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How a Double Net Lease Compares to Other Commercial Real Estate Leases

If you're trying to figure out the difference between commercial lease types, you're not alone. Find out how a double net lease compares to other types of commercial real estate leases.

[Updated: Mar 04, 2021 ] Apr 02, 2020 by Kevin Vandenboss
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What does double net, net net, or NN mean?

Nets in a commercial lease refer to expenses that a tenant has to pay in addition to their base rent. A double net lease, also known as a net net or NN lease, refers to a lease in which the tenant pays their pro rata share of property taxes and property insurance.

In a multi-tenant commercial space, each tenant will pay their share of the property insurance and the property taxes based on the square footage of the space they occupy.

For instance, if a tenant occupies 1,000 square feet (sf) in a 10,000 sf building, they will pay 10% of the property taxes and insurance.

These expenses are usually estimated for the year and are charged monthly. If the tenant overpaid throughout the year, the landlord will provide a refund once the costs are reconciled. If the costs totaled more than the tenant paid, the tenant will have to pay the difference at the end of the year.

Let's look at an example:

Building size: 10,000 sf

Space leased: 1,000 sf

Lease rate: $12 psf

Property taxes: $20,000

Property Insurance: $12,000

The taxes and insurance combined total $32,000 for the year.

The tenant is responsible for 10% of that cost, so $3,200.

Based on 1,000 sf, the tenant's share of taxes and insurance comes out to $3.20 psf. This is their double net charge.

The $3.20 is paid in addition to their $12 psf base rent.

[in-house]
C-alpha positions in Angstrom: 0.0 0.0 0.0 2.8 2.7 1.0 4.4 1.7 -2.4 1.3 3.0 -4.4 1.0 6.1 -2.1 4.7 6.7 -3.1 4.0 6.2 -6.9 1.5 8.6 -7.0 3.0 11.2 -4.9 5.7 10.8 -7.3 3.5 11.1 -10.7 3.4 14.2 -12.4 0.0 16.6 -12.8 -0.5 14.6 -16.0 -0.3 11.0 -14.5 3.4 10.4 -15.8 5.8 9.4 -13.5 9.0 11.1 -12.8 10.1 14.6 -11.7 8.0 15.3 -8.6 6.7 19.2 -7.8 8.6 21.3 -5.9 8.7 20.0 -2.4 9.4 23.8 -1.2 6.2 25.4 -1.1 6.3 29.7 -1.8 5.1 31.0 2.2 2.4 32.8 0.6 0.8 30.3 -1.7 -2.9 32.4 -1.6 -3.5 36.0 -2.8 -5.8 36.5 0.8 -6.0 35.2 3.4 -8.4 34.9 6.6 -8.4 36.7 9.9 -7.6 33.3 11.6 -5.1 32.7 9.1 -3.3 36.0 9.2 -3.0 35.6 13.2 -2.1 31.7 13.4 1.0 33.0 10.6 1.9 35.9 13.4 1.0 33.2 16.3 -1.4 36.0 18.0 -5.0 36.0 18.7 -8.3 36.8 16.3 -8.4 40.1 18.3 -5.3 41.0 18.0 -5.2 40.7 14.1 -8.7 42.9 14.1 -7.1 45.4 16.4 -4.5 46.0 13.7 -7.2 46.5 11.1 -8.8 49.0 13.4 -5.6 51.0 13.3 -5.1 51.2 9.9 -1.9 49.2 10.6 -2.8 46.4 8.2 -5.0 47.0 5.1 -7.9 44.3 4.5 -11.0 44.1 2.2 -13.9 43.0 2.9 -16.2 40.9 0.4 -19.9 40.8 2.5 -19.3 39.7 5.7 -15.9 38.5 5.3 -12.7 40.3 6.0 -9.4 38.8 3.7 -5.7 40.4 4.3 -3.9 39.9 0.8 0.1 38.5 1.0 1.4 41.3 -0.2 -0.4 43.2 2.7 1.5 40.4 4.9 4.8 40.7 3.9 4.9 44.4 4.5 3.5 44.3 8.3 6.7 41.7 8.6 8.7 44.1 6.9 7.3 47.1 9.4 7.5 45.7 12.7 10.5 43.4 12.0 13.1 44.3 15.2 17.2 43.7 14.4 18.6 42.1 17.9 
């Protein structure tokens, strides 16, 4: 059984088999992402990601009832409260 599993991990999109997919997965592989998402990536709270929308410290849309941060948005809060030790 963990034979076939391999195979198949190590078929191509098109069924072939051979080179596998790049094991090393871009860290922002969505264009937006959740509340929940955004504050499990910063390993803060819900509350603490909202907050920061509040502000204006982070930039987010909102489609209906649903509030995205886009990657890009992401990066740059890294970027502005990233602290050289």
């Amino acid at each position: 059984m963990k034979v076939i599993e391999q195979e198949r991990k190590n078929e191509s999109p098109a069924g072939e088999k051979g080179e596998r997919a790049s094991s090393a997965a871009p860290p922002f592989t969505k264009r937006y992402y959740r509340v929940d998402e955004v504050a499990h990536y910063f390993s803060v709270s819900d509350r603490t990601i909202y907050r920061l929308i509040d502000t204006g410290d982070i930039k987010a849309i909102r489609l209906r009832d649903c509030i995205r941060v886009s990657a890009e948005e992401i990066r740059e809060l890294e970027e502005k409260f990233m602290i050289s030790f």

The rate per square foot in a lease rate is their total annual rent. So $12 psf equals $12,000 for the year, which is $1,000 per month.

Monthly base rent: $1,000

Monthly net net charges: $266.67 ($3,200 / 12 months)

This means the tenant will be paying a total of $1,266.67 to the landlord each month.

While net net leases are still more common than net leases, they aren't quite as popular as triple net leases.

What's the difference between a net lease, a double net lease, and a triple net lease?

A net lease is exactly the same as a double net lease in every way except that it doesn't include the cost of property insurance. In a net lease, the tenant only pays their pro rata share of the property taxes.

A triple net lease charges the tenants their share of both property taxes and insurance but also includes the common area maintenance. Common area maintenance is most commonly referred to as CAM charges.

CAM charges include things such as lawn care, snow removal, utilities for common areas, and other operating expenses that go into managing the property. Just like with the taxes and insurance, the common area maintenance is divided up among the tenants based on the amount of space they occupy.

The easiest way to remember the difference between net, double net, and triple net leases is with the acronym TIM.